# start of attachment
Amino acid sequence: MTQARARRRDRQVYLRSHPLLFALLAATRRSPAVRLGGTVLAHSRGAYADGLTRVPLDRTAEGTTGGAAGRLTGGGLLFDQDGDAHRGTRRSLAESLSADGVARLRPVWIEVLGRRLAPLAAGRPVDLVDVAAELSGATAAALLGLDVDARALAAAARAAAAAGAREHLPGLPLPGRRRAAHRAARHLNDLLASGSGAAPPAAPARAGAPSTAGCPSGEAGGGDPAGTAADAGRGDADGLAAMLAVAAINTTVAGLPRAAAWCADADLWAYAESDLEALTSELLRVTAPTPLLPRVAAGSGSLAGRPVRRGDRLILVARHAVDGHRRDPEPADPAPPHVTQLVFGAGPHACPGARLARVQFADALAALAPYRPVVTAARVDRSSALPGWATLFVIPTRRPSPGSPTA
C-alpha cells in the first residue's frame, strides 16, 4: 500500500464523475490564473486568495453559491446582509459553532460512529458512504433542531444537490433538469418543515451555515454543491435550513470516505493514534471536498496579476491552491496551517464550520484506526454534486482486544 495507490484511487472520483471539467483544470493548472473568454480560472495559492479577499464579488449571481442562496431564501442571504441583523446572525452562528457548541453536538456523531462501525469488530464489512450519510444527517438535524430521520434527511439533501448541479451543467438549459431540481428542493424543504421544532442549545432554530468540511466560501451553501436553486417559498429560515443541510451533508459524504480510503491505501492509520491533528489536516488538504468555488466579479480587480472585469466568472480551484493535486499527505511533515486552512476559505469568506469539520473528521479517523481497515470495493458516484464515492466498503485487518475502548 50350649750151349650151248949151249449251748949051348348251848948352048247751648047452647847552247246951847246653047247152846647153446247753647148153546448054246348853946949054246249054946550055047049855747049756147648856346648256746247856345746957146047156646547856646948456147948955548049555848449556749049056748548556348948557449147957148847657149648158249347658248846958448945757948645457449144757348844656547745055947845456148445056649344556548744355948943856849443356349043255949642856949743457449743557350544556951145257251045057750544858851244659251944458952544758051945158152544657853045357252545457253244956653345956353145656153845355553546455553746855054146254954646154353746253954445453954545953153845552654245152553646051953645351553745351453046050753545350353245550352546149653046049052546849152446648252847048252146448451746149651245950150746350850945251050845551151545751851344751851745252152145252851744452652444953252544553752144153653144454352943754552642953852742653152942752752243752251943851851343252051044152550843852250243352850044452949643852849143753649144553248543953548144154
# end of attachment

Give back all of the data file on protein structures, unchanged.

Amino acid sequence: MTQARARRRDRQVYLRSHPLLFALLAATRRSPAVRLGGTVLAHSRGAYADGLTRVPLDRTAEGTTGGAAGRLTGGGLLFDQDGDAHRGTRRSLAESLSADGVARLRPVWIEVLGRRLAPLAAGRPVDLVDVAAELSGATAAALLGLDVDARALAAAARAAAAAGAREHLPGLPLPGRRRAAHRAARHLNDLLASGSGAAPPAAPARAGAPSTAGCPSGEAGGGDPAGTAADAGRGDADGLAAMLAVAAINTTVAGLPRAAAWCADADLWAYAESDLEALTSELLRVTAPTPLLPRVAAGSGSLAGRPVRRGDRLILVARHAVDGHRRDPEPADPAPPHVTQLVFGAGPHACPGARLARVQFADALAALAPYRPVVTAARVDRSSALPGWATLFVIPTRRPSPGSPTA
C-alpha cells in the first residue's frame, strides 16, 4: 500500500464523475490564473486568495453559491446582509459553532460512529458512504433542531444537490433538469418543515451555515454543491435550513470516505493514534471536498496579476491552491496551517464550520484506526454534486482486544 495507490484511487472520483471539467483544470493548472473568454480560472495559492479577499464579488449571481442562496431564501442571504441583523446572525452562528457548541453536538456523531462501525469488530464489512450519510444527517438535524430521520434527511439533501448541479451543467438549459431540481428542493424543504421544532442549545432554530468540511466560501451553501436553486417559498429560515443541510451533508459524504480510503491505501492509520491533528489536516488538504468555488466579479480587480472585469466568472480551484493535486499527505511533515486552512476559505469568506469539520473528521479517523481497515470495493458516484464515492466498503485487518475502548 50350649750151349650151248949151249449251748949051348348251848948352048247751648047452647847552247246951847246653047247152846647153446247753647148153546448054246348853946949054246249054946550055047049855747049756147648856346648256746247856345746957146047156646547856646948456147948955548049555848449556749049056748548556348948557449147957148847657149648158249347658248846958448945757948645457449144757348844656547745055947845456148445056649344556548744355948943856849443356349043255949642856949743457449743557350544556951145257251045057750544858851244659251944458952544758051945158152544657853045357252545457253244956653345956353145656153845355553546455553746855054146254954646154353746253954445453954545953153845552654245152553646051953645351553745351453046050753545350353245550352546149653046049052546849152446648252847048252146448451746149651245950150746350850945251050845551151545751851344751851745252152145252851744452652444953252544553752144153653144454352943754552642953852742653152942752752243752251943851851343252051044152550843852250243352850044452949643852849143753649144553248543953548144154